- The Washington Times - Sunday, February 22, 2004

In the midst of important legislative business as the Virginia General Assembly gets down to crunch time on the state budget, lawmakers are spending some of their time criticizing the Super Bowl halftime show, in which performer Justin Timberlake tore off part of Janet Jackson’s costume, revealing her right breast.

Delegate Albert C. Pollard Jr., Lancaster County Democrat, put in a resolution last week denouncing CBS and Miss Jackson for the show.

“If we own the public airwaves, we have the ability to set the standards of taste and decency,” Mr. Pollard said, noting that the show was “not in the spirit of family television.” But Delegate Lionel Spruill Sr., Chesapeake Democrat, said the resolution was racist, and asked why white performers didn’t get the same scrutiny.

“People have beat up on Janet Jackson enough,” said Mr. Spruill, who is black. “I question the gentleman who put it in: Why didn’t he put some stuff in when Madonna was kissing Britney Spears? I see a racist tone,” Mr. Spruill said. “In 2004, what has a halftime show with Janet Jackson got to do with what we’re doing in this place right now?”

This wasn’t the first time the show drew criticism from state lawmakers.

The day after the Super Bowl, state Sen. Jay O’Brien read his fellow senators an angry letter he sent to NFL Commissioner Paul Tagliabue.

“You gave us a burlesque show not worthy or appropriate for family viewing,” Mr. O’Brien said.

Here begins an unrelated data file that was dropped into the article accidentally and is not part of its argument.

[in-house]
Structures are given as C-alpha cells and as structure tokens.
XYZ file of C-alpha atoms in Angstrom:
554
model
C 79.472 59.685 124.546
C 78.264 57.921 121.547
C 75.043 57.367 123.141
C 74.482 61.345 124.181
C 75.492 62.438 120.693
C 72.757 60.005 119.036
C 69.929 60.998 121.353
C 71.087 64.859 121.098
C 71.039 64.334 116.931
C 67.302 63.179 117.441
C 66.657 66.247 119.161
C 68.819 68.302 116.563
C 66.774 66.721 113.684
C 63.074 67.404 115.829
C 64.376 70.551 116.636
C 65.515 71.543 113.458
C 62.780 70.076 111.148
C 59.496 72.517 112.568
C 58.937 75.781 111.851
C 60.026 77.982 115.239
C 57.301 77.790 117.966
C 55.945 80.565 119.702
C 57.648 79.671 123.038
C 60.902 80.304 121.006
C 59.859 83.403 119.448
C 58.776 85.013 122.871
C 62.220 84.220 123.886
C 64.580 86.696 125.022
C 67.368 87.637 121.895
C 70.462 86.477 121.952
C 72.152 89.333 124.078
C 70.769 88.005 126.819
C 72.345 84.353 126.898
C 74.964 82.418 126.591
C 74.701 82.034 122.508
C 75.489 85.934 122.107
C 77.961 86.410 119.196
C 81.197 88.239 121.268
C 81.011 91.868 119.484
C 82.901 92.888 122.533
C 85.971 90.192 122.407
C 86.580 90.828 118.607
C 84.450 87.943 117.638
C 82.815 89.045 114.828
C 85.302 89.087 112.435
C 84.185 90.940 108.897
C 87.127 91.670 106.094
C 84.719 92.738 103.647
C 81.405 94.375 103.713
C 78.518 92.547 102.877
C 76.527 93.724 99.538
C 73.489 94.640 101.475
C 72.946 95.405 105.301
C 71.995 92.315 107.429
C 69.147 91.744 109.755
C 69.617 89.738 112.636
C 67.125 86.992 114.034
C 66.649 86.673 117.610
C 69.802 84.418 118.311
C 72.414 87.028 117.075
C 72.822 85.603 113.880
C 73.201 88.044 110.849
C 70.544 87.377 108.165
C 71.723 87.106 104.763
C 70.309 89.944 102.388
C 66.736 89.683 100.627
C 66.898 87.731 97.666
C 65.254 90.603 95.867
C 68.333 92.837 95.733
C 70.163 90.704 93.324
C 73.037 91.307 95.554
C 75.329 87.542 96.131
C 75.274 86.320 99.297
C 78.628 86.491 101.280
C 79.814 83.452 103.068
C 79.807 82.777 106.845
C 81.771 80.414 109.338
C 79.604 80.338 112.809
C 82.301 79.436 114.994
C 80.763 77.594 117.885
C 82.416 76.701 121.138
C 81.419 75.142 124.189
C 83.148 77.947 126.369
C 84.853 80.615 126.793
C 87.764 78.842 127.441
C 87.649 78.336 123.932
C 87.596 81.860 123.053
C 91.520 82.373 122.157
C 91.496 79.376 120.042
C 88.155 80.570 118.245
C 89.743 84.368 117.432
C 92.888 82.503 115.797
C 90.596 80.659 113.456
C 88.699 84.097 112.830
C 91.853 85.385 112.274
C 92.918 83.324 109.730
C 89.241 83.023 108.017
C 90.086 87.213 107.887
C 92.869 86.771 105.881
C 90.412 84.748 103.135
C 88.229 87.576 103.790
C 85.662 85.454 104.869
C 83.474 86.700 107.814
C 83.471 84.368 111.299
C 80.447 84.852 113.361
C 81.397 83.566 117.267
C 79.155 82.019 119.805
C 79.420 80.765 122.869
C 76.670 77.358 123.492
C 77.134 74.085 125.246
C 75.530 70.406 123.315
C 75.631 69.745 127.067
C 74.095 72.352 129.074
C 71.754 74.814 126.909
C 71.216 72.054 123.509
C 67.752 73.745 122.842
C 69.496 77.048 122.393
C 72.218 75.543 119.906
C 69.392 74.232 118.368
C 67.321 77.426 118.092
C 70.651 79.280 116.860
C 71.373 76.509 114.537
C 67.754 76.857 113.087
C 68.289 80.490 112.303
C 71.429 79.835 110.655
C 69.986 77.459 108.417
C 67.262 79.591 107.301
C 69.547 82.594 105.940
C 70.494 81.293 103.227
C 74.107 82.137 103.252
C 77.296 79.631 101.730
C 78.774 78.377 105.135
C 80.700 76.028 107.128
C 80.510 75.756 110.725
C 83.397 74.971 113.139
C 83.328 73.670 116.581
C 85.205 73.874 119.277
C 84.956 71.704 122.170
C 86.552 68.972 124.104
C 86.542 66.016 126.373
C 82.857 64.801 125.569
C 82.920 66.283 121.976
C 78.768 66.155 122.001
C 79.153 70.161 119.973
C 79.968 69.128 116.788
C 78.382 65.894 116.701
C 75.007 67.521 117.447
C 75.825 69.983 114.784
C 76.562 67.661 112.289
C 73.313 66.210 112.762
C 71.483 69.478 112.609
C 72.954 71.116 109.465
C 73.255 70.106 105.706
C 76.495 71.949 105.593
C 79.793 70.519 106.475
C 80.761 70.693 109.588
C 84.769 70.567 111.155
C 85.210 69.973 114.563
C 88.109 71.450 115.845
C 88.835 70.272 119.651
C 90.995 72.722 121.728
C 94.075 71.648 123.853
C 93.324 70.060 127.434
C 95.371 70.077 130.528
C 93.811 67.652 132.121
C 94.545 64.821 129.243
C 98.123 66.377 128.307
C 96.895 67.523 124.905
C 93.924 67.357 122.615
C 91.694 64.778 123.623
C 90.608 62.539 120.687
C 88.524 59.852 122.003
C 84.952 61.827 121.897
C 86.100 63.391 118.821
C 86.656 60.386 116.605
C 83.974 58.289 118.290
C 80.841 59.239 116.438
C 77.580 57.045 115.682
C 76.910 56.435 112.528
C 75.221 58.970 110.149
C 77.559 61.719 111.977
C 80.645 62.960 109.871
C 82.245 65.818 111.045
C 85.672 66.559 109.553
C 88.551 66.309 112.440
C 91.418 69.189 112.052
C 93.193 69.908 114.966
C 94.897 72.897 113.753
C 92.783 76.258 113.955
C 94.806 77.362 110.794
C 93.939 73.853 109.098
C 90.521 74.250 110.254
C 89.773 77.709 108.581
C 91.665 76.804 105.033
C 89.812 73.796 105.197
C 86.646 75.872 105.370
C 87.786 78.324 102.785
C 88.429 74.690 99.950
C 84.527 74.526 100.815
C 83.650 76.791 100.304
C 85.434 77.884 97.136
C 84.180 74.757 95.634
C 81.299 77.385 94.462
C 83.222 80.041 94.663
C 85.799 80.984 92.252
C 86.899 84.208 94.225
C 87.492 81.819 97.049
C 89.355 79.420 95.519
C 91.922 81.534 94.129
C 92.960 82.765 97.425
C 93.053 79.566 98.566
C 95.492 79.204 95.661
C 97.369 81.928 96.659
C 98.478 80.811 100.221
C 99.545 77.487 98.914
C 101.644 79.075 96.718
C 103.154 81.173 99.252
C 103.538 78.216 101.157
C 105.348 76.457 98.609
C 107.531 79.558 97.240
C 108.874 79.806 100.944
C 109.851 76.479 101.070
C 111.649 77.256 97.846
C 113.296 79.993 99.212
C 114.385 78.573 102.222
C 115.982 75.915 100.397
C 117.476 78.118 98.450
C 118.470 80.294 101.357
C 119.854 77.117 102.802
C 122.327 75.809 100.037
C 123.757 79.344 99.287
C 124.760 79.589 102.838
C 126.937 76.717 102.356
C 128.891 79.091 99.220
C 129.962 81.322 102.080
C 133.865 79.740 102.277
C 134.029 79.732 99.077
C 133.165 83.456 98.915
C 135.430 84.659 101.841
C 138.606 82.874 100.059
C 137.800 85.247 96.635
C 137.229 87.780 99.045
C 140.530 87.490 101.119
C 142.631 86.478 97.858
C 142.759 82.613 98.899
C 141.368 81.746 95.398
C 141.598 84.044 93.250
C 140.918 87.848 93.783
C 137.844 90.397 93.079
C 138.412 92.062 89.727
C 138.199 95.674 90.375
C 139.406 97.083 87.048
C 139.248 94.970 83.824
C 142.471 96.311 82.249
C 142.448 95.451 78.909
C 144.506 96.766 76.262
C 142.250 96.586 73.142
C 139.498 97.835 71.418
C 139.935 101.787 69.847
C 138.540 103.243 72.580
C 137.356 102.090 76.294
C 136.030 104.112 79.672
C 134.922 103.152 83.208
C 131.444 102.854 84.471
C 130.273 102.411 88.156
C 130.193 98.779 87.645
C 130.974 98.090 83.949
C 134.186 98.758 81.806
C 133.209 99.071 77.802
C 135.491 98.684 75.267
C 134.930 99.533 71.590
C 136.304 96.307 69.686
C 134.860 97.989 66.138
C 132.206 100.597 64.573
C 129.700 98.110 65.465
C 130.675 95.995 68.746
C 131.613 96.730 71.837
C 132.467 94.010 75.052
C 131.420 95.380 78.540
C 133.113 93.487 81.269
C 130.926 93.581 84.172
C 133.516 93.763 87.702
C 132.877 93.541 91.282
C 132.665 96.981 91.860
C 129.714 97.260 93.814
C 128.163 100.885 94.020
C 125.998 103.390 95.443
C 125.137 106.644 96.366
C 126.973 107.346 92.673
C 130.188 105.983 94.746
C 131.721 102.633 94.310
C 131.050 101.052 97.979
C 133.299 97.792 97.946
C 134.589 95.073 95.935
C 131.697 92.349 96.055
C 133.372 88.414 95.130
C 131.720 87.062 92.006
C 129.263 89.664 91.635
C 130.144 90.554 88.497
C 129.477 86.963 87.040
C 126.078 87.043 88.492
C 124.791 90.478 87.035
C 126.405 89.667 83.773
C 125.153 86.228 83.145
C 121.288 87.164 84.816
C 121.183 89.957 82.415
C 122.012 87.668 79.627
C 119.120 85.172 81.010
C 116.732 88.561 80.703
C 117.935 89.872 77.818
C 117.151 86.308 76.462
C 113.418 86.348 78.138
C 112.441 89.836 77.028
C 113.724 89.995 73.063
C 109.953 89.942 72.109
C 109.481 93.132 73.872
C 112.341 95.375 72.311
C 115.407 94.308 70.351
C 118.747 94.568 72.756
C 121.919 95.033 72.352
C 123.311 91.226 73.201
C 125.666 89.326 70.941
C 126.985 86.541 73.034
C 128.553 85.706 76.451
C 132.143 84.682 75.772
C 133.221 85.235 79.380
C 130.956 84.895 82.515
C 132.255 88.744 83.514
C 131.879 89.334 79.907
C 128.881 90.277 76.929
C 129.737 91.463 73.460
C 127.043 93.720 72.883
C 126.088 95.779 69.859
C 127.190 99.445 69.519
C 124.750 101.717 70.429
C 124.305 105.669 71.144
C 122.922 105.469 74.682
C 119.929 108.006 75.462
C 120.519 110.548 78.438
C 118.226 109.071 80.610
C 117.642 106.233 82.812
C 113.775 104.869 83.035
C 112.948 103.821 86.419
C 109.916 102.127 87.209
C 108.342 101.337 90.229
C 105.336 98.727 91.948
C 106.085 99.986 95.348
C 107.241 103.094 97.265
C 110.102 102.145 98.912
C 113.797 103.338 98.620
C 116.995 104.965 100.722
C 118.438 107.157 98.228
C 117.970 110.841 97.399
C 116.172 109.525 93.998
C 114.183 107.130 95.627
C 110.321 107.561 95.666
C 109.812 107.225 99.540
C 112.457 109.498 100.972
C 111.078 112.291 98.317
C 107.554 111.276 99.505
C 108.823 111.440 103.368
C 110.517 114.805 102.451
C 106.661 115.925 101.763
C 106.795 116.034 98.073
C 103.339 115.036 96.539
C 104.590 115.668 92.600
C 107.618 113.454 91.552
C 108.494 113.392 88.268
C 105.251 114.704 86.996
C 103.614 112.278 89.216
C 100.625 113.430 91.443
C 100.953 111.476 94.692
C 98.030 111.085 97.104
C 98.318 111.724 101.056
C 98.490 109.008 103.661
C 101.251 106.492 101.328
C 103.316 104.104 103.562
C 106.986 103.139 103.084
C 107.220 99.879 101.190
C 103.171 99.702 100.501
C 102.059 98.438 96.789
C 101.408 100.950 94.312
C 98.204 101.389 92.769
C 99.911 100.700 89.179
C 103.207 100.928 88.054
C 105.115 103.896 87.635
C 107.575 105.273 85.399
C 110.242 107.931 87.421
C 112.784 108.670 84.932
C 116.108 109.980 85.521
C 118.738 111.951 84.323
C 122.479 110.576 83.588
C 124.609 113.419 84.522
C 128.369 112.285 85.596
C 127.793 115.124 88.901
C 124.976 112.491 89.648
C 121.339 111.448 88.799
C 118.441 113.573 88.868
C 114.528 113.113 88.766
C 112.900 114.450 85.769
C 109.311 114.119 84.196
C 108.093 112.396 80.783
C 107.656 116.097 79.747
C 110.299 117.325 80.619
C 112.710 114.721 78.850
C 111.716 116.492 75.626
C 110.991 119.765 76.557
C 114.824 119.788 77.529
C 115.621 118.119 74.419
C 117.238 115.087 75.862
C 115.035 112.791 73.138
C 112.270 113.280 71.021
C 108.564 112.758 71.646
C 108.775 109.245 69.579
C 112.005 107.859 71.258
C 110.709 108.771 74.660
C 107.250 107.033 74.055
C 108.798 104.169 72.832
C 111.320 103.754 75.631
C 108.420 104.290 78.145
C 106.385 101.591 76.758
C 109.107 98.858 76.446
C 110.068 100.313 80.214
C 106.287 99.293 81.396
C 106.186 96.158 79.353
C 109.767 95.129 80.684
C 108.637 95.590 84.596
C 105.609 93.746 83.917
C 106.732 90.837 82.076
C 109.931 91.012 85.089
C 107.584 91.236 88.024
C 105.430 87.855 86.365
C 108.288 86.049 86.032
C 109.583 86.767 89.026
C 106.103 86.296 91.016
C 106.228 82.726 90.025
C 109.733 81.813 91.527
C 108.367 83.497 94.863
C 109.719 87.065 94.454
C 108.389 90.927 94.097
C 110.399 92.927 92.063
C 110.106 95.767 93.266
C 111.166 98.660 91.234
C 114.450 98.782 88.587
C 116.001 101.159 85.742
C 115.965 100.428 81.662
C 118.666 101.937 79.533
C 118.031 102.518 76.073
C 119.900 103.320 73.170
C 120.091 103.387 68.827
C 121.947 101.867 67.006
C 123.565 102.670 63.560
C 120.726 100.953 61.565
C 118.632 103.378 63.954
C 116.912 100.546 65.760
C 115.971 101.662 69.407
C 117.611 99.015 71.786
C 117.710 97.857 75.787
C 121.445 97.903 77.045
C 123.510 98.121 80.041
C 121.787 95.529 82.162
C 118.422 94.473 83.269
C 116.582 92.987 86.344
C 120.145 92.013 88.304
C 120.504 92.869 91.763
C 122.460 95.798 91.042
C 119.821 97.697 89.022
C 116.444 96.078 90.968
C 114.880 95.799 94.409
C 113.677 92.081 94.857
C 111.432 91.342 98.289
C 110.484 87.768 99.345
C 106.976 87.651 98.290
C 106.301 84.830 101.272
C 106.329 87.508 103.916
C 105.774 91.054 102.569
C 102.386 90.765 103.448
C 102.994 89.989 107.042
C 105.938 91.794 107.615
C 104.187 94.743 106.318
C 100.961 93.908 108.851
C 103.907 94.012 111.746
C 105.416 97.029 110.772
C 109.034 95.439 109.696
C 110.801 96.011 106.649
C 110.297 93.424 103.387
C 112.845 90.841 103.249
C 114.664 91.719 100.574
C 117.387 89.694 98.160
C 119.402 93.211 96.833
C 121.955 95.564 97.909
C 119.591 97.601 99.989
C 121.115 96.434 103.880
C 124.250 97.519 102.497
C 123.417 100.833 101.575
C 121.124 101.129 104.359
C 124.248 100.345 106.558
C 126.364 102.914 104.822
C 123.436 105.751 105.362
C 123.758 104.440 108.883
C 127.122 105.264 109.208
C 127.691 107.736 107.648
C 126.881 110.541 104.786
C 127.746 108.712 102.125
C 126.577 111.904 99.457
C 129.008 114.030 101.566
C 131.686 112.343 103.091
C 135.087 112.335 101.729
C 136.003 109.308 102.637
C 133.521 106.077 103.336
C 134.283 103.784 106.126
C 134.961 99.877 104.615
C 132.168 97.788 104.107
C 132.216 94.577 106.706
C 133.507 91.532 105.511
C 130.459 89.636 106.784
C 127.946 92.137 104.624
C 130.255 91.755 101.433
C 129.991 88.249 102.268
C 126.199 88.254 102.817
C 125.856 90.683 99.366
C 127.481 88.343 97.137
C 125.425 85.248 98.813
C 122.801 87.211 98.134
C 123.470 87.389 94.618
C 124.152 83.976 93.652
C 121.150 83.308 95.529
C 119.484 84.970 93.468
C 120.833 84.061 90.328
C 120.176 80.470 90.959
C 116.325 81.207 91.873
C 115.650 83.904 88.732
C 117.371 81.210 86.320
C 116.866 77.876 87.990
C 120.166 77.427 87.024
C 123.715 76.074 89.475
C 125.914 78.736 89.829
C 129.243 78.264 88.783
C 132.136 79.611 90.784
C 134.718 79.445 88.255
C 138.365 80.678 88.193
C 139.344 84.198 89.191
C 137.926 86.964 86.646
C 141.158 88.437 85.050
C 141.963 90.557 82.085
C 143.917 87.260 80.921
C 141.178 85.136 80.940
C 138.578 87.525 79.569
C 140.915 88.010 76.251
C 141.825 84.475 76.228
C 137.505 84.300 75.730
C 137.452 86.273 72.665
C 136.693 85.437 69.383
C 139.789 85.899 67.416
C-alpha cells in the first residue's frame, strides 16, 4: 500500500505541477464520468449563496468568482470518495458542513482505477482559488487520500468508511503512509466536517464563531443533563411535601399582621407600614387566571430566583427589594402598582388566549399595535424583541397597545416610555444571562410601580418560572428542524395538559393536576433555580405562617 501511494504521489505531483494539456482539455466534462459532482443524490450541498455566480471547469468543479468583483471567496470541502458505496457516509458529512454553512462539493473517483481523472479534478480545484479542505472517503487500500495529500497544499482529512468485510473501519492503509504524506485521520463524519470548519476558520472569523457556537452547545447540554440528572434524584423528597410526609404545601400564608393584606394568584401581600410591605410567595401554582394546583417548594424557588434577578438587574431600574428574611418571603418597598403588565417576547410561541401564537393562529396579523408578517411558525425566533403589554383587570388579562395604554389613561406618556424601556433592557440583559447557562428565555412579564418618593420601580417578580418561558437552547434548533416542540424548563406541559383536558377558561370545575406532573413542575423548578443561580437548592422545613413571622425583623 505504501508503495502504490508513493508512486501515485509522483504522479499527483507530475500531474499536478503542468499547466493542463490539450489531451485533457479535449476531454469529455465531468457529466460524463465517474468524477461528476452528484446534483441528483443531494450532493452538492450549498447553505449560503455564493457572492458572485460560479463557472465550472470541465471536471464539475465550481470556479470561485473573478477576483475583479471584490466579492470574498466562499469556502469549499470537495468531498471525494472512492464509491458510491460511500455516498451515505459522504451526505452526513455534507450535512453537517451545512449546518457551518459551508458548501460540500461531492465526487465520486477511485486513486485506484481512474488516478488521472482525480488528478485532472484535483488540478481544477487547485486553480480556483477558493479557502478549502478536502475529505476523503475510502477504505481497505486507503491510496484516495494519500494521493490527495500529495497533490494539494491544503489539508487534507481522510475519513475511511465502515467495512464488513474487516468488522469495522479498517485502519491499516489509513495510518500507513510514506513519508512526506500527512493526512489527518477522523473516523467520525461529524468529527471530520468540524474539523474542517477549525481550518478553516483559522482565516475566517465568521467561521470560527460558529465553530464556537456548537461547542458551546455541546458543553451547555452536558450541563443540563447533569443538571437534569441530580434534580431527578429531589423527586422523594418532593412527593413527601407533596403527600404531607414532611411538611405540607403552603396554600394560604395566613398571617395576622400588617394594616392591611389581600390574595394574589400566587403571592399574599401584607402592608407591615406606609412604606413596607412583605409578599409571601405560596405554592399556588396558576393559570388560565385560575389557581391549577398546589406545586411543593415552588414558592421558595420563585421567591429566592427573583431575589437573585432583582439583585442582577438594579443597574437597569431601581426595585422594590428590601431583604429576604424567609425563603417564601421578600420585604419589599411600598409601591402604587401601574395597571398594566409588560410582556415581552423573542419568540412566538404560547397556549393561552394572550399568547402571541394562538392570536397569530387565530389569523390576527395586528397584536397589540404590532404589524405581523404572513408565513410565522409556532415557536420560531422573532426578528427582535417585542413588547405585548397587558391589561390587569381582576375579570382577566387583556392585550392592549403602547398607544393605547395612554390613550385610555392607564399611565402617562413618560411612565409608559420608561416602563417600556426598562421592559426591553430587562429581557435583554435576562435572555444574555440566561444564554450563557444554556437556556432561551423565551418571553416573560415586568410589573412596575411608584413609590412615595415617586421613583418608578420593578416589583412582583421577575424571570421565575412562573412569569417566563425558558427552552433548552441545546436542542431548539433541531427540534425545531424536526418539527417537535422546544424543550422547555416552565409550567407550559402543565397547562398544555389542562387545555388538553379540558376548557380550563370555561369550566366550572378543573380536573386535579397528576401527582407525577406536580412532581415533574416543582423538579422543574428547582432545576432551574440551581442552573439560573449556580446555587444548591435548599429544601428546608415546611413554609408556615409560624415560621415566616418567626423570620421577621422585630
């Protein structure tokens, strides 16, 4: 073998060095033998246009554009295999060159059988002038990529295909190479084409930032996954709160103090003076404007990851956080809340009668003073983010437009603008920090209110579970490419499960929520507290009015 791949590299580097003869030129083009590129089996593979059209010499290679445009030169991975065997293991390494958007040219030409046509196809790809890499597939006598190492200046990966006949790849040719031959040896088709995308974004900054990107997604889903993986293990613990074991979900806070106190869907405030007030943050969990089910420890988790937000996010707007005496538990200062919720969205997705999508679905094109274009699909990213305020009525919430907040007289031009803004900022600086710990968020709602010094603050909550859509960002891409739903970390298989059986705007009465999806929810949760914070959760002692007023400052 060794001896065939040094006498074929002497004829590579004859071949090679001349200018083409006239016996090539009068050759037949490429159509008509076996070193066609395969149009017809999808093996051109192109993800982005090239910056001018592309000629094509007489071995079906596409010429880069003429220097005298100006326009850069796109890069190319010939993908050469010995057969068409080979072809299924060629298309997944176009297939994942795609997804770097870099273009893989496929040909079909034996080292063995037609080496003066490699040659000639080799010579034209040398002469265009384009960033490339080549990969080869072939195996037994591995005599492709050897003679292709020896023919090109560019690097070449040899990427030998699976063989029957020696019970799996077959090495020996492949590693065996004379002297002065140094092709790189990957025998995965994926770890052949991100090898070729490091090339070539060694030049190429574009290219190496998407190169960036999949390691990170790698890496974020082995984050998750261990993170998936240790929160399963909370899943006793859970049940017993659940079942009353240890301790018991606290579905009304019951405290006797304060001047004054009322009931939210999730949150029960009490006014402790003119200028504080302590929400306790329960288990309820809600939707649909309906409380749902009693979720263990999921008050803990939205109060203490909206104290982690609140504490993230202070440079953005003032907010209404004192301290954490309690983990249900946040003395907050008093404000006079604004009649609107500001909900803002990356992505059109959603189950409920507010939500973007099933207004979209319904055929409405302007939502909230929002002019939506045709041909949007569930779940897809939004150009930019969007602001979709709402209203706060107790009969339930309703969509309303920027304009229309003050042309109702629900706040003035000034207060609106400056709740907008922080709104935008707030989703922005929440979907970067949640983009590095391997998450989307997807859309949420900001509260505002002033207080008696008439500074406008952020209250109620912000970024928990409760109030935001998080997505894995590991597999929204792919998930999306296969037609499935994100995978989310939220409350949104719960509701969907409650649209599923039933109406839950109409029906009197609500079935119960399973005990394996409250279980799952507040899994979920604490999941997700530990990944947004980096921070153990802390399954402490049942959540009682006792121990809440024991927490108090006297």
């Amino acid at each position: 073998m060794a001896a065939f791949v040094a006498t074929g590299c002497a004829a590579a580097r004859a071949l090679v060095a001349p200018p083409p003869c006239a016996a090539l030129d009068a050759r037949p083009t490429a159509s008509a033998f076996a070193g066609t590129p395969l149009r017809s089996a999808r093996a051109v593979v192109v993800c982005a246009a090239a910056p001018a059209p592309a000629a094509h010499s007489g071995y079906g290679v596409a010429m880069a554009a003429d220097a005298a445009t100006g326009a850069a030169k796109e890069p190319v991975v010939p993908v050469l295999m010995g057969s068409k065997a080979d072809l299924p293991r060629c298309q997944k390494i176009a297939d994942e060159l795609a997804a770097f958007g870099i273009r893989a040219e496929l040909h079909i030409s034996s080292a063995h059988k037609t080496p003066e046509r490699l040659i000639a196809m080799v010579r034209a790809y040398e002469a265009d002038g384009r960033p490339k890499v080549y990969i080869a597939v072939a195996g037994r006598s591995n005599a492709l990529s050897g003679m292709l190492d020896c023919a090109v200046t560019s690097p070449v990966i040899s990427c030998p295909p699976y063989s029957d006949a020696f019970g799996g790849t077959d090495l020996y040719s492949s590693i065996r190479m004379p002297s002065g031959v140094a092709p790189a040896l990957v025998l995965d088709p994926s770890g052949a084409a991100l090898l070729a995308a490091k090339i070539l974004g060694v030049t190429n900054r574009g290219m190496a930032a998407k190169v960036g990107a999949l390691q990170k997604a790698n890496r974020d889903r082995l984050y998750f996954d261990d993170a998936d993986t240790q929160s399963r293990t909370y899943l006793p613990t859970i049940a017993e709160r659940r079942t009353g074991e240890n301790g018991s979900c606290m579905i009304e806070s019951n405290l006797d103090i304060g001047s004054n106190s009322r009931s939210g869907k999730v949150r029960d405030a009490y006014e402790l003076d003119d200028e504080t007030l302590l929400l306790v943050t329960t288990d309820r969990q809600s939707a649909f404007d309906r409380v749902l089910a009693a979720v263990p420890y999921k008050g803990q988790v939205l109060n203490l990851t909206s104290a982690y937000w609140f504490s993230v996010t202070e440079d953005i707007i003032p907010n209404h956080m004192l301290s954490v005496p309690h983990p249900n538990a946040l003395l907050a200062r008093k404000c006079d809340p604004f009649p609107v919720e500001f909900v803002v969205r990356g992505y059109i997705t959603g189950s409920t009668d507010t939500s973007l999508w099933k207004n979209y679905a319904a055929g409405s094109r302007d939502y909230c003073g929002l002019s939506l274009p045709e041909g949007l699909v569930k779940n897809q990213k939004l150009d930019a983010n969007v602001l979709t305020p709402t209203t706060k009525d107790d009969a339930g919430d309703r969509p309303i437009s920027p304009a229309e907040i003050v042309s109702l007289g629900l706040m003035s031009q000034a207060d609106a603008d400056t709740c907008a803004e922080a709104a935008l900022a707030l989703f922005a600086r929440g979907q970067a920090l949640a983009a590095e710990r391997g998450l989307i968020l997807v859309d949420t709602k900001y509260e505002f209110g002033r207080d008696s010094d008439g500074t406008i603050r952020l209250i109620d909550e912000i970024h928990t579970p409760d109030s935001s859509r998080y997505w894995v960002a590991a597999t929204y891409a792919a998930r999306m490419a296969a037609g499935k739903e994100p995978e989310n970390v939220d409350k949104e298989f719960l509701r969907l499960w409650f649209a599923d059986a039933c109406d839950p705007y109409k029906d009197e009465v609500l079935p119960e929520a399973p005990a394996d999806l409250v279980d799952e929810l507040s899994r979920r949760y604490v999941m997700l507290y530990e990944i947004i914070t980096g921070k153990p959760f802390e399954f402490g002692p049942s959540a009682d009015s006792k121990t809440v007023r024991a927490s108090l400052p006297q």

mNo sugar

Another colorful moment came last week when the Virginia House passed a bill authored by Delegate William R. Janis, Goochland County Republican, that exempts companies that sell sugary foods from liability claims. It also says products with open or obvious dangers, including those relating to alcohol, tobacco or firearms, are exempted from liability in the case of voluntary use.

But Delegate Robert D. Hull, Fairfax County Democrat, said targeting sweets made with sugar, butter or hydrogenated oils was a bad thing.

“I’m a Little Debbie lover,” he said on the House floor, quickly clarifying he was talking about the snack cakes once the delegates erupted in laughter.

Mr. Hull kept the joke up all week, and on Wednesday passed a package of Little Debbie Oatmeal Creme Pies to Mr. Janis. He also gave a detailed history of the Little Debbie company, named for the founder’s granddaughter.

“Listed as the top ingredient is sugar, the very item we said might be hazardous,” Mr. Hull announced, giving the cakes to Mr. Janis as a “show of bipartisanship.”

mLet voters decide?

At least some Maryland lawmakers are talking about a possible compromise in the slots debate — one that would let the voters decide the issue in November.

Sen. Philip C. Jimeno, Anne Arundel County Democrat, said last week that voters should have a say on a major public-policy change. He pointed out that a similar referendum created the state lottery in the 1970s.

To get on the fall ballot, a referendum proposal would need a three-fifths vote in both houses of the General Assembly.

mStudents rule

Four College of William & Mary students seeking to run for open seats on the Williamsburg City Council have run up against voter-registration rules that could keep them off the ballot.

Williamsburg’s registrar is attempting to determine which students may vote by giving detailed surveys to dorm residents who apply for registration.